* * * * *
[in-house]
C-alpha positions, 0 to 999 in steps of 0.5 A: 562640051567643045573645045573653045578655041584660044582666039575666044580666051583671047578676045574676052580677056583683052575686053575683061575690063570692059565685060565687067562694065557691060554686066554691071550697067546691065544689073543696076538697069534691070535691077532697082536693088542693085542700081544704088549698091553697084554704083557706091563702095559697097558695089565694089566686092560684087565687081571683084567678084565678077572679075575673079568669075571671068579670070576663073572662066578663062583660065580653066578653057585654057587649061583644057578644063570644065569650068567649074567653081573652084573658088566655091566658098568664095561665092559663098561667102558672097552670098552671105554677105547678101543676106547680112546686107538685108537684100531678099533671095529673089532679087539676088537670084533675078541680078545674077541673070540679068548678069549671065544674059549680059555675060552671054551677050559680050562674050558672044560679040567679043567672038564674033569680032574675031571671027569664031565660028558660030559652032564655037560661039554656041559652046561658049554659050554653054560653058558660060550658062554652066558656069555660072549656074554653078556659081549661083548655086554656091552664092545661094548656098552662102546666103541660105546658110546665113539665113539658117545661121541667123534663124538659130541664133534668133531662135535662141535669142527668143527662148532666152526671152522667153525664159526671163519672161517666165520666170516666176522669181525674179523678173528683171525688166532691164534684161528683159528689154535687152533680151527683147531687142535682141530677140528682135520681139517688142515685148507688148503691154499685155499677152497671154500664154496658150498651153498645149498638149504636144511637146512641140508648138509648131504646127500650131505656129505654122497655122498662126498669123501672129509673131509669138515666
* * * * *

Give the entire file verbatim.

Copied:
[in-house]
C-alpha positions, 0 to 999 in steps of 0.5 A: 562640051567643045573645045573653045578655041584660044582666039575666044580666051583671047578676045574676052580677056583683052575686053575683061575690063570692059565685060565687067562694065557691060554686066554691071550697067546691065544689073543696076538697069534691070535691077532697082536693088542693085542700081544704088549698091553697084554704083557706091563702095559697097558695089565694089566686092560684087565687081571683084567678084565678077572679075575673079568669075571671068579670070576663073572662066578663062583660065580653066578653057585654057587649061583644057578644063570644065569650068567649074567653081573652084573658088566655091566658098568664095561665092559663098561667102558672097552670098552671105554677105547678101543676106547680112546686107538685108537684100531678099533671095529673089532679087539676088537670084533675078541680078545674077541673070540679068548678069549671065544674059549680059555675060552671054551677050559680050562674050558672044560679040567679043567672038564674033569680032574675031571671027569664031565660028558660030559652032564655037560661039554656041559652046561658049554659050554653054560653058558660060550658062554652066558656069555660072549656074554653078556659081549661083548655086554656091552664092545661094548656098552662102546666103541660105546658110546665113539665113539658117545661121541667123534663124538659130541664133534668133531662135535662141535669142527668143527662148532666152526671152522667153525664159526671163519672161517666165520666170516666176522669181525674179523678173528683171525688166532691164534684161528683159528689154535687152533680151527683147531687142535682141530677140528682135520681139517688142515685148507688148503691154499685155499677152497671154500664154496658150498651153498645149498638149504636144511637146512641140508648138509648131504646127500650131505656129505654122497655122498662126498669123501672129509673131509669138515666